Oracle and Google trial: day 1
In August 2010, Oracle filed suit against Google over Java-related patents and copyrights that Oracle says are infringed by Google's Android Dalvik virtual machine. Now, after eighteen months, the trial has begun in San Francisco.
The case is somewhat thinner than it was when the suit was filed, with only two patents of the original seven still standing: US Patents 6,061,520 and RE38104. The latter patent, granted to Java inventor James Gosling, was granted in 1994 and is due to expire this year, which will have an impact on any claims for future royalties and damages.
The copyright element of the case now hinges on whether it is possible to claim copyright on a language's associated APIs (Application Programming Interfaces); Oracle believes that this should be possible, while Google says that they are merely something used to create copyrightable code. Oracle says the APIs are creative works in which Java's original developers made deliberate choices about what appears in each API, in what order, and the documentation around them.
Oracle opened the trial yesterday, Monday, arguing that Google used Java programming tools to create Android because it wanted its new platform to be rapidly embraced by developers. Oracle said that Google understood it needed a licence for Java and cited an email by Google Engineer Tim Lindholm – which Google fought and failed to keep out of court – where he concludes that the alternatives "all suck" and "we conclude that we need to negotiate a license for Java under the terms we need".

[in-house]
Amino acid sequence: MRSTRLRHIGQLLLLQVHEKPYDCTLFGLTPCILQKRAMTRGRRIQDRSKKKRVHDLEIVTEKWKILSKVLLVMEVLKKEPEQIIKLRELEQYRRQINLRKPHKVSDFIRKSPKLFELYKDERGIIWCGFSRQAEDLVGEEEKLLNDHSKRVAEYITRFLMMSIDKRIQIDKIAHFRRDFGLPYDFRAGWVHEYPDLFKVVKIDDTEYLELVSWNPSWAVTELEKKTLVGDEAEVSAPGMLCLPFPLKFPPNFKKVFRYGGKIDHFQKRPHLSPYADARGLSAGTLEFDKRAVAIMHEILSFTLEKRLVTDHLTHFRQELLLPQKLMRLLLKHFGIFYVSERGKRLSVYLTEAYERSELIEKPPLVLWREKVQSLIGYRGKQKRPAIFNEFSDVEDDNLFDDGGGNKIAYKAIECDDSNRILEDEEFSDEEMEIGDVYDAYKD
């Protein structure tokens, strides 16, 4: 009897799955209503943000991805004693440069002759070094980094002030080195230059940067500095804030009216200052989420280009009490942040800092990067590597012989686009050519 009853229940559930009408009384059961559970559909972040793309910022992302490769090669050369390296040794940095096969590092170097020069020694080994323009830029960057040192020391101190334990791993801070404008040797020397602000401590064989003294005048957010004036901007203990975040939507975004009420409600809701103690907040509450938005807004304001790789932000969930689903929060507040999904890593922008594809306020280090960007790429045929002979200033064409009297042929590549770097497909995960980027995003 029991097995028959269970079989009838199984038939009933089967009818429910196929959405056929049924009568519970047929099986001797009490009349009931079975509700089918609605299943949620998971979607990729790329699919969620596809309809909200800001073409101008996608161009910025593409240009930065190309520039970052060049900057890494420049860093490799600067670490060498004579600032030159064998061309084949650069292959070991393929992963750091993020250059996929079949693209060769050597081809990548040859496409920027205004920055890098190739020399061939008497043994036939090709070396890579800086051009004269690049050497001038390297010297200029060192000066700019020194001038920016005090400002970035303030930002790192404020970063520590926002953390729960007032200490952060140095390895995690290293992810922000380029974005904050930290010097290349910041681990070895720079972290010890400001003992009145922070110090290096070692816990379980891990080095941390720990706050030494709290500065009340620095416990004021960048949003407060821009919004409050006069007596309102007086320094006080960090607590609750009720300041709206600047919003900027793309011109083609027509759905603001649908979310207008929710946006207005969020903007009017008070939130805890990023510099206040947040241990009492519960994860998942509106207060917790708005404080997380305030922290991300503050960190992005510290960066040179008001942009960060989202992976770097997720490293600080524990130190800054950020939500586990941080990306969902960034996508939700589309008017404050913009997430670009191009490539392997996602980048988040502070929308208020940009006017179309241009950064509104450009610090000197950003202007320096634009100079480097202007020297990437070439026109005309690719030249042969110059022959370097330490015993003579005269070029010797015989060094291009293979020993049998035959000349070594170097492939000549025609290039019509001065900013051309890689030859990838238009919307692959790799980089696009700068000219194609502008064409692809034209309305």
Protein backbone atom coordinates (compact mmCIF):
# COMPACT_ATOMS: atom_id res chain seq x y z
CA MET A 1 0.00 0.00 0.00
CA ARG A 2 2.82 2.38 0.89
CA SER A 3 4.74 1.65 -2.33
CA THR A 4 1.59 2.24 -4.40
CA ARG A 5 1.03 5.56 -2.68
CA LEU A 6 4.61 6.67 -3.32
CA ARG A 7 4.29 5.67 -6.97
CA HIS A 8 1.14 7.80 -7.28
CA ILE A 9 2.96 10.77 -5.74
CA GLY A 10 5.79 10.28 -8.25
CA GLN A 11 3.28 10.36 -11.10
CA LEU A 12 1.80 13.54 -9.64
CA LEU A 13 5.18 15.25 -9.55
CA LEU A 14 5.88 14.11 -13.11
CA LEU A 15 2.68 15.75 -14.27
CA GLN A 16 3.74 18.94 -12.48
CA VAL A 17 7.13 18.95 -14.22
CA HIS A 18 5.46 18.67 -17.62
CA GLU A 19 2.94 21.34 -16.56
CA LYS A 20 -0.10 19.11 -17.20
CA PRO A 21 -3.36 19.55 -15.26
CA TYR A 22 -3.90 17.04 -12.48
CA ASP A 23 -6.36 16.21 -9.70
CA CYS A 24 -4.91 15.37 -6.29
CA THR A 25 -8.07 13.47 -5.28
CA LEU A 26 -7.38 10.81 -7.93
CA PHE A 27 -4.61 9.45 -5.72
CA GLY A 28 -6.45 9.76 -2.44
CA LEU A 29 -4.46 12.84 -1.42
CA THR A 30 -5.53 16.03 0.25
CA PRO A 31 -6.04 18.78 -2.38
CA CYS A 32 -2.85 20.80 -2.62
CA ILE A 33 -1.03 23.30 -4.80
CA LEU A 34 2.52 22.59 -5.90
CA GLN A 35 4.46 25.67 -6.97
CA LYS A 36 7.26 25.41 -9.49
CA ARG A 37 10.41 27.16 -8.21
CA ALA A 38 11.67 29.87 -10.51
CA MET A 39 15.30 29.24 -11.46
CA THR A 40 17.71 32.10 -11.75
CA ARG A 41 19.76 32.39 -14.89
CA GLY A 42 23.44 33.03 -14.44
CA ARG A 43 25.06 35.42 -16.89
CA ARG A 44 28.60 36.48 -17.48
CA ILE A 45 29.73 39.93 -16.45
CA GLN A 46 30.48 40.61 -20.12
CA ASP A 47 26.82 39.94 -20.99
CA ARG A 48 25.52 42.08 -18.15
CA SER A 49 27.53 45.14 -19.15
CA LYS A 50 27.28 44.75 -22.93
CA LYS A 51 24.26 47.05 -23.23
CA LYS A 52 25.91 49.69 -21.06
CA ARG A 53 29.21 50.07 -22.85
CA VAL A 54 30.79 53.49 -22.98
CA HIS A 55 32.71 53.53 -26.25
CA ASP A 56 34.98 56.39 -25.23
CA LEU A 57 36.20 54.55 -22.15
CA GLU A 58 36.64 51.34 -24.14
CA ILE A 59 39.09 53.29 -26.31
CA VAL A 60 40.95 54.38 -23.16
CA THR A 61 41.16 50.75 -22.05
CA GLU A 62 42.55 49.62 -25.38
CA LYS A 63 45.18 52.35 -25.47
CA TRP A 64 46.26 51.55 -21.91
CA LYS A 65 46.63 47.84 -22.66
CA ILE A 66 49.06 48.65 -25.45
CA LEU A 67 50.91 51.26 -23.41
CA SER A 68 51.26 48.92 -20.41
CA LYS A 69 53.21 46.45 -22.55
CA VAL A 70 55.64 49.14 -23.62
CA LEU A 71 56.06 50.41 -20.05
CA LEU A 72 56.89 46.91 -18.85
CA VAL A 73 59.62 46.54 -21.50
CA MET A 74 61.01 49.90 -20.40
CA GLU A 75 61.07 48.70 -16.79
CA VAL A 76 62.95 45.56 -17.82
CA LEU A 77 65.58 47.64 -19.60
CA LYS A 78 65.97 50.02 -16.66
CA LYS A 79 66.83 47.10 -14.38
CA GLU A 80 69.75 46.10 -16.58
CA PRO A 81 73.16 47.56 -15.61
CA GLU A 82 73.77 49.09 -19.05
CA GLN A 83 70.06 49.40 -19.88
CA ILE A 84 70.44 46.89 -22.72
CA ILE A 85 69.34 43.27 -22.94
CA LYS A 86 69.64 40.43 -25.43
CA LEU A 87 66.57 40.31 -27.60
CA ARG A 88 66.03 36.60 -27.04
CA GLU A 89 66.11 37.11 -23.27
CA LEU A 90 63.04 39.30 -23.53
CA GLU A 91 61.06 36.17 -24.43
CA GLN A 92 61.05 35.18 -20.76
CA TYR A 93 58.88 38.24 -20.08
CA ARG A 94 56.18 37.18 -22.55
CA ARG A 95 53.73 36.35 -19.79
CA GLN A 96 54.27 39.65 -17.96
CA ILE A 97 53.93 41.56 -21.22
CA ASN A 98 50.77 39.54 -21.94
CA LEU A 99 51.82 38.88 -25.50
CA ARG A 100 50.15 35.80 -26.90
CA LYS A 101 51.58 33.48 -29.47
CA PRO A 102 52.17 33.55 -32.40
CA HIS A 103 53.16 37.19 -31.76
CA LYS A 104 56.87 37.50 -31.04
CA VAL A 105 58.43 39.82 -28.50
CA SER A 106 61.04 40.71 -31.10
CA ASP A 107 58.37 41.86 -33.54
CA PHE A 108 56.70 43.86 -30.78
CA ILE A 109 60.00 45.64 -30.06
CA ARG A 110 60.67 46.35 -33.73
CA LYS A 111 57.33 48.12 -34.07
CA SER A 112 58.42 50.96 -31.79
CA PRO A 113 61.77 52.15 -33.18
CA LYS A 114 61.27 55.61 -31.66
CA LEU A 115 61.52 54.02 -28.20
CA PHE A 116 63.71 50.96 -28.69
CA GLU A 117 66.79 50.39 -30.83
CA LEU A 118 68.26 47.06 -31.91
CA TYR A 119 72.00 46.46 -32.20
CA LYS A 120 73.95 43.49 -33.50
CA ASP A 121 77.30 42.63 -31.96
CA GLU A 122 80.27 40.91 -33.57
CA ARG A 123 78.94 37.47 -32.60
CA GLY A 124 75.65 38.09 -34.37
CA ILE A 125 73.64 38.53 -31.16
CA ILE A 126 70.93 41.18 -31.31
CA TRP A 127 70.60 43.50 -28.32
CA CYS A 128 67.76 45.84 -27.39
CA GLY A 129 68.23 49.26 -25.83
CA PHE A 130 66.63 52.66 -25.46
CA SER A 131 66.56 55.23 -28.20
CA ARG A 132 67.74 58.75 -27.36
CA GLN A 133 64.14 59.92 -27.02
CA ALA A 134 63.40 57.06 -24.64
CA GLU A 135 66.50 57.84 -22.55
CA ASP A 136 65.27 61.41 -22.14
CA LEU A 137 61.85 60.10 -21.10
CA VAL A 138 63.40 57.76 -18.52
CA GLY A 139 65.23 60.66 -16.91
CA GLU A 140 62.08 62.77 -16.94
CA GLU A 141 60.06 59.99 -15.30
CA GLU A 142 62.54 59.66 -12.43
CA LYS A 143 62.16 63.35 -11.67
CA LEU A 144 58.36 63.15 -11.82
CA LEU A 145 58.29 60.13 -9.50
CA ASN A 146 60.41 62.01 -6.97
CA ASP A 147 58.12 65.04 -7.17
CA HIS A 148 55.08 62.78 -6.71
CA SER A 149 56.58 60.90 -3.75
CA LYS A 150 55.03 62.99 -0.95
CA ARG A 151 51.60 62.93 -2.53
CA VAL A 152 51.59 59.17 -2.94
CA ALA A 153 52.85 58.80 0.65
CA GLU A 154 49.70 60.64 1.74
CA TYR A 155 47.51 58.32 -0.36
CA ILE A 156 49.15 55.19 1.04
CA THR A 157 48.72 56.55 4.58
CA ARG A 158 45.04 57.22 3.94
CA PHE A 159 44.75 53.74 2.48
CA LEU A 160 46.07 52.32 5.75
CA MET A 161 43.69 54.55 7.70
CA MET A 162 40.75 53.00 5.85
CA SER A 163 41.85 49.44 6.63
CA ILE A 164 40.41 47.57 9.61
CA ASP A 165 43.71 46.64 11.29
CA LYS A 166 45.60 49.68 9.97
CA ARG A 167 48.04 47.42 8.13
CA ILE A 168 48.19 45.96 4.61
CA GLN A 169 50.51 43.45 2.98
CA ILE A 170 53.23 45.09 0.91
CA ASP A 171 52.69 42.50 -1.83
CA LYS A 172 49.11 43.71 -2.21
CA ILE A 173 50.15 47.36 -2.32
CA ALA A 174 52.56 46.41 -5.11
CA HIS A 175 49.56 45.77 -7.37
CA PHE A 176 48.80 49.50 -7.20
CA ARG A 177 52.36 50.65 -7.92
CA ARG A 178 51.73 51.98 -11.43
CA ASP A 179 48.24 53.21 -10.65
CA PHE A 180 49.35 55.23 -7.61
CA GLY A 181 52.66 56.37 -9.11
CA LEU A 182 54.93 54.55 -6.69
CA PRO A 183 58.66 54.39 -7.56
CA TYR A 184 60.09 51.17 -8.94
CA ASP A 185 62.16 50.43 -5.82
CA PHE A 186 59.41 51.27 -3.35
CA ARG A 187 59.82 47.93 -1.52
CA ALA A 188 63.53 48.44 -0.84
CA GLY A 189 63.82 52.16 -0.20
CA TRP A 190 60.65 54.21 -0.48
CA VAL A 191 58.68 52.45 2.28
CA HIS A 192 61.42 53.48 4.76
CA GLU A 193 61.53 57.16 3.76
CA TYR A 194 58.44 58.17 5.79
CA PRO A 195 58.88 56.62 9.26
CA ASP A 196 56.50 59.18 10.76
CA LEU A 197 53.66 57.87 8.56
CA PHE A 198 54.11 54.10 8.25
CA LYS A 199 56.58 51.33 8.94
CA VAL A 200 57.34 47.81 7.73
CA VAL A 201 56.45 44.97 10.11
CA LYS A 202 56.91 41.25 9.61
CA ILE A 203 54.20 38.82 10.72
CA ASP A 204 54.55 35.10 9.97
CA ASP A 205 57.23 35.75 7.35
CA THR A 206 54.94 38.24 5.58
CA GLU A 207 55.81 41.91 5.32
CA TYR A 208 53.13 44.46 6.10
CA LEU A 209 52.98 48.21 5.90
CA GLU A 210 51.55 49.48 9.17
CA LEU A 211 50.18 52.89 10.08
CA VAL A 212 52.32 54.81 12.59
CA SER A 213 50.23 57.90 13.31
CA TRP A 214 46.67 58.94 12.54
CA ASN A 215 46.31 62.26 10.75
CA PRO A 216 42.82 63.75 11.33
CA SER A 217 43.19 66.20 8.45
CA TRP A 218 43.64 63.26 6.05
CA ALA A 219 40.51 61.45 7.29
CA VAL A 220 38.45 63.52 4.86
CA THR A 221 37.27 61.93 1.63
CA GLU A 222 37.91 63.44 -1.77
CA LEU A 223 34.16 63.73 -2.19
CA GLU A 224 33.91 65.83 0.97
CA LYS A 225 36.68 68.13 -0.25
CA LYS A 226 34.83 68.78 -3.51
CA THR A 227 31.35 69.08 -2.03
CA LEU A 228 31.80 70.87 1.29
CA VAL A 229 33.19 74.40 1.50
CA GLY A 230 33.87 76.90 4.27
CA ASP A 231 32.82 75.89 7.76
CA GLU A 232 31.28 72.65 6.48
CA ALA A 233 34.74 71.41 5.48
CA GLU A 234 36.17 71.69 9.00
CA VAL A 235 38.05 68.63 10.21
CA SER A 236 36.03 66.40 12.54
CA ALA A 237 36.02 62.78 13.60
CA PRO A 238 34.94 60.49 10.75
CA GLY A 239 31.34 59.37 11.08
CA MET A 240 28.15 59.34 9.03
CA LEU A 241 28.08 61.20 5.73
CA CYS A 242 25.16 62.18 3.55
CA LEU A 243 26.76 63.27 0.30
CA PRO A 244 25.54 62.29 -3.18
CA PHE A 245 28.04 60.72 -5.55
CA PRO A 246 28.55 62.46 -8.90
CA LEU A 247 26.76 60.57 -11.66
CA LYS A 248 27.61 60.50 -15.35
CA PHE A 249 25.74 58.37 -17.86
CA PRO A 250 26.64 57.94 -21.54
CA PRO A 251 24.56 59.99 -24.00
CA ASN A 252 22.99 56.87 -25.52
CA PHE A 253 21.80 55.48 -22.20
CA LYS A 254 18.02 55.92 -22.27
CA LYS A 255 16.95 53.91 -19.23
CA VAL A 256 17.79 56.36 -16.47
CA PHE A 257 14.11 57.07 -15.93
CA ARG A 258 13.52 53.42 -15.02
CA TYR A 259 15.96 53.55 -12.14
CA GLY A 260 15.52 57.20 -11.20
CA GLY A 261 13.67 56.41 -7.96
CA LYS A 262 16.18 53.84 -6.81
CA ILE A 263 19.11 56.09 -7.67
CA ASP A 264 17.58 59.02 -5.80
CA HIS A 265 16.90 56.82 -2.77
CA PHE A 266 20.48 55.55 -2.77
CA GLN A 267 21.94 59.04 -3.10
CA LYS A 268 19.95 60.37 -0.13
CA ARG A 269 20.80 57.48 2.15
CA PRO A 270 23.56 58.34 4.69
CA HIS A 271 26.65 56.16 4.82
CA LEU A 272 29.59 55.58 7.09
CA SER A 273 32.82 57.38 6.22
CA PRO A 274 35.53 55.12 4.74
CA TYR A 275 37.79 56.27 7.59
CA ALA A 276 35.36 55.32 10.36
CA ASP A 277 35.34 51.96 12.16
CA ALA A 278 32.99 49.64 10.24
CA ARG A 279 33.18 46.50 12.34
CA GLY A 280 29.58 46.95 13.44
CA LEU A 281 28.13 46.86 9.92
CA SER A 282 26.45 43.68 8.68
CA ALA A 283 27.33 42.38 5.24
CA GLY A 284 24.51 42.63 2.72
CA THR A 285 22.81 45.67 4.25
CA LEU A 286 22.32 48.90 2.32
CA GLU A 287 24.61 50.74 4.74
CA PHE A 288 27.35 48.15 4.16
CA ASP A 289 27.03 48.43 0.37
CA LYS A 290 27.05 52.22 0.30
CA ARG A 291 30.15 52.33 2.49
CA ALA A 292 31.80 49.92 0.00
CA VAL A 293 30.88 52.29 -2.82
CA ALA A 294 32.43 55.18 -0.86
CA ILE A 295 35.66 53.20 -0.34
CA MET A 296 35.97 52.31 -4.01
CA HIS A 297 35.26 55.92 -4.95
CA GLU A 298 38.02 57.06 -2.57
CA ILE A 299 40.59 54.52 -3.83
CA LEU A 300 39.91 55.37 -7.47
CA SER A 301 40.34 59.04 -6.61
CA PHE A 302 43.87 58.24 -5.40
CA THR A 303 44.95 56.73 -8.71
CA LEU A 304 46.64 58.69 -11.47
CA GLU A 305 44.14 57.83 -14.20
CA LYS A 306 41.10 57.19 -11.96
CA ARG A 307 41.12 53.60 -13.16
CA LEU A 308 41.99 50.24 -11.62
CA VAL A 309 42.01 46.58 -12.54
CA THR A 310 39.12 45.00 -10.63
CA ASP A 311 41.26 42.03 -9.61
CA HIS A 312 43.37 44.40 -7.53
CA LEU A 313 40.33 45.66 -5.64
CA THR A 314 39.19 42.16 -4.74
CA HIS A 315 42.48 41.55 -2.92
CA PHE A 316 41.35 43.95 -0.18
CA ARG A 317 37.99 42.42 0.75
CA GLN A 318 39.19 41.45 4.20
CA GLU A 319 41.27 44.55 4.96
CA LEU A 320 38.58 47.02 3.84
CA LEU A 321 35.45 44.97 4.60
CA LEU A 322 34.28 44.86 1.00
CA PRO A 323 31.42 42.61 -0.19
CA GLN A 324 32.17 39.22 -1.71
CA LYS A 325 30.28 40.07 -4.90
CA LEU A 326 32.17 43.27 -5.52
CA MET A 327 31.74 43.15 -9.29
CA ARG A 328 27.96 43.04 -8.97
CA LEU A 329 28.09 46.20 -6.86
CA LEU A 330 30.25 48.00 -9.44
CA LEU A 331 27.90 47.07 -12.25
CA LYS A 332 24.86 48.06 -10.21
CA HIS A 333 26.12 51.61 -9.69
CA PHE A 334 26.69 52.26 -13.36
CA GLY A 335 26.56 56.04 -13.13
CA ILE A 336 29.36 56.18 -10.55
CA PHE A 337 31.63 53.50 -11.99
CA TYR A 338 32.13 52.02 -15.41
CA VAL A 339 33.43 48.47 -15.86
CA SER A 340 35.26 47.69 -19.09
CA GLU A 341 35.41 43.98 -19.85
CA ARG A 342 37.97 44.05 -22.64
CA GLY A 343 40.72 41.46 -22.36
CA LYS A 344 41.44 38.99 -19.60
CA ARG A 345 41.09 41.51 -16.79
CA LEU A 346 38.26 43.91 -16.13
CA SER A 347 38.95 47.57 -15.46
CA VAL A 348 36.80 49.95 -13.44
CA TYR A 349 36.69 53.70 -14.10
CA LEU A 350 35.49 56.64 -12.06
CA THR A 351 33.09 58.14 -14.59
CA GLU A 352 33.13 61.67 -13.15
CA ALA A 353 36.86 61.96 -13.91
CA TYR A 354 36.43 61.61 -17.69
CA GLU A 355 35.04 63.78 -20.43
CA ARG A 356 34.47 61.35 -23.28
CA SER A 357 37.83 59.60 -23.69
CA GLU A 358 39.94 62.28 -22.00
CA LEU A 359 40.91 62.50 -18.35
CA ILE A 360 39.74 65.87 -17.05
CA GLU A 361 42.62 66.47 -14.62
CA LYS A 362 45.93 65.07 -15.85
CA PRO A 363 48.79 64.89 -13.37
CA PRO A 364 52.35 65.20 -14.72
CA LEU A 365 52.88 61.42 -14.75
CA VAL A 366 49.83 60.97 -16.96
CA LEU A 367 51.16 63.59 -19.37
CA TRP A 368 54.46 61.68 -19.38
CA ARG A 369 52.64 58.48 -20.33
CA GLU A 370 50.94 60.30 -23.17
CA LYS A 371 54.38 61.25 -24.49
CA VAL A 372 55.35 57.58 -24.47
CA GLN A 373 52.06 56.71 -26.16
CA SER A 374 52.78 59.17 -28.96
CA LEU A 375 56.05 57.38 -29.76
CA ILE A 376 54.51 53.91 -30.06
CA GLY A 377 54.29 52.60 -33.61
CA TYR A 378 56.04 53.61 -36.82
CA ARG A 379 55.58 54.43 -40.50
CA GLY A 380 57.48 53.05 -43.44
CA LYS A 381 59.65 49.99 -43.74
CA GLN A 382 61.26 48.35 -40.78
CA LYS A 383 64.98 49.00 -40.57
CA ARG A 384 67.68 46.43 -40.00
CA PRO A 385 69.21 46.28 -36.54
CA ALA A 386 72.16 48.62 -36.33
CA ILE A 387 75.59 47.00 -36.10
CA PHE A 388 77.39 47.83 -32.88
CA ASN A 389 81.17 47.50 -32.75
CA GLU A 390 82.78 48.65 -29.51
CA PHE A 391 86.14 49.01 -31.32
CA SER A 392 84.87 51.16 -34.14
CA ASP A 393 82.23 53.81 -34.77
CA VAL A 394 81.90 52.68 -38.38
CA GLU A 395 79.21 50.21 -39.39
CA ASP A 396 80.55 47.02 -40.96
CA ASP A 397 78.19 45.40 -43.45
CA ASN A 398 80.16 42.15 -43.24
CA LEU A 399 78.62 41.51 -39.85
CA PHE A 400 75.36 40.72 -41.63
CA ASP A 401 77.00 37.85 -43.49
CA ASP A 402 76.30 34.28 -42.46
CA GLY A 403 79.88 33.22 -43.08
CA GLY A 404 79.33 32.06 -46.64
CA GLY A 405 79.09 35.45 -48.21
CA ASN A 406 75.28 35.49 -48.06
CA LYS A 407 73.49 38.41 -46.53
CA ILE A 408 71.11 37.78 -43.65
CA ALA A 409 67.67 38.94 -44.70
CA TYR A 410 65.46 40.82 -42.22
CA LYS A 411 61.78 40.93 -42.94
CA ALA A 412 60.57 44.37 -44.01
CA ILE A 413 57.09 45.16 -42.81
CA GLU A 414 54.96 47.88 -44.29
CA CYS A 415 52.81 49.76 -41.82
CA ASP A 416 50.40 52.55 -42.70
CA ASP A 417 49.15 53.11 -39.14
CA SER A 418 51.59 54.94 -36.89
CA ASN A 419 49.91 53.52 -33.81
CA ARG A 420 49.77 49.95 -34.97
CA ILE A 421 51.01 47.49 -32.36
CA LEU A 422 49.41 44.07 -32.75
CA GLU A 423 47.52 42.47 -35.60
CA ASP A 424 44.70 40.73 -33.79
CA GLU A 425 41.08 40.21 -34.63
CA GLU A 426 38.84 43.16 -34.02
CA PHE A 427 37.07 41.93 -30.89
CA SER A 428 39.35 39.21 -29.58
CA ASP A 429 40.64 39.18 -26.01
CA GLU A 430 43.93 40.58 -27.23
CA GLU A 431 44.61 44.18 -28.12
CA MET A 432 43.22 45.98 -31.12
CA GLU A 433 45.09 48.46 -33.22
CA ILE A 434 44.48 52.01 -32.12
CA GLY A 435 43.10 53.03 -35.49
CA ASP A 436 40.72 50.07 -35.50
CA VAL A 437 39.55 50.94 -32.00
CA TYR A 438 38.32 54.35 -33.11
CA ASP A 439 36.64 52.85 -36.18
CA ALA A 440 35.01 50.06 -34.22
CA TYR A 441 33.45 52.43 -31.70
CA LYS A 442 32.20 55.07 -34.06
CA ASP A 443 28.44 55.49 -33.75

Google says the memo is not a legal opinion and that it only used freely available parts of Java. If the jury believes Google was aware that it was infringing Oracle patents then it would triple the damages. Today, Tuesday, Google will begin to present its counter arguments.
The original estimates of damages, around six billion dollars, have been heavily reined in. Oracle's expert reports on damages saw the judge criticise a claim for $2.6Bn in the second report as "stratospheric"; a third report took the claimed damages down to between $129 million and $169 million. These numbers though are for the patent claims; it's unclear what Oracle will require for the alleged copyright infringement.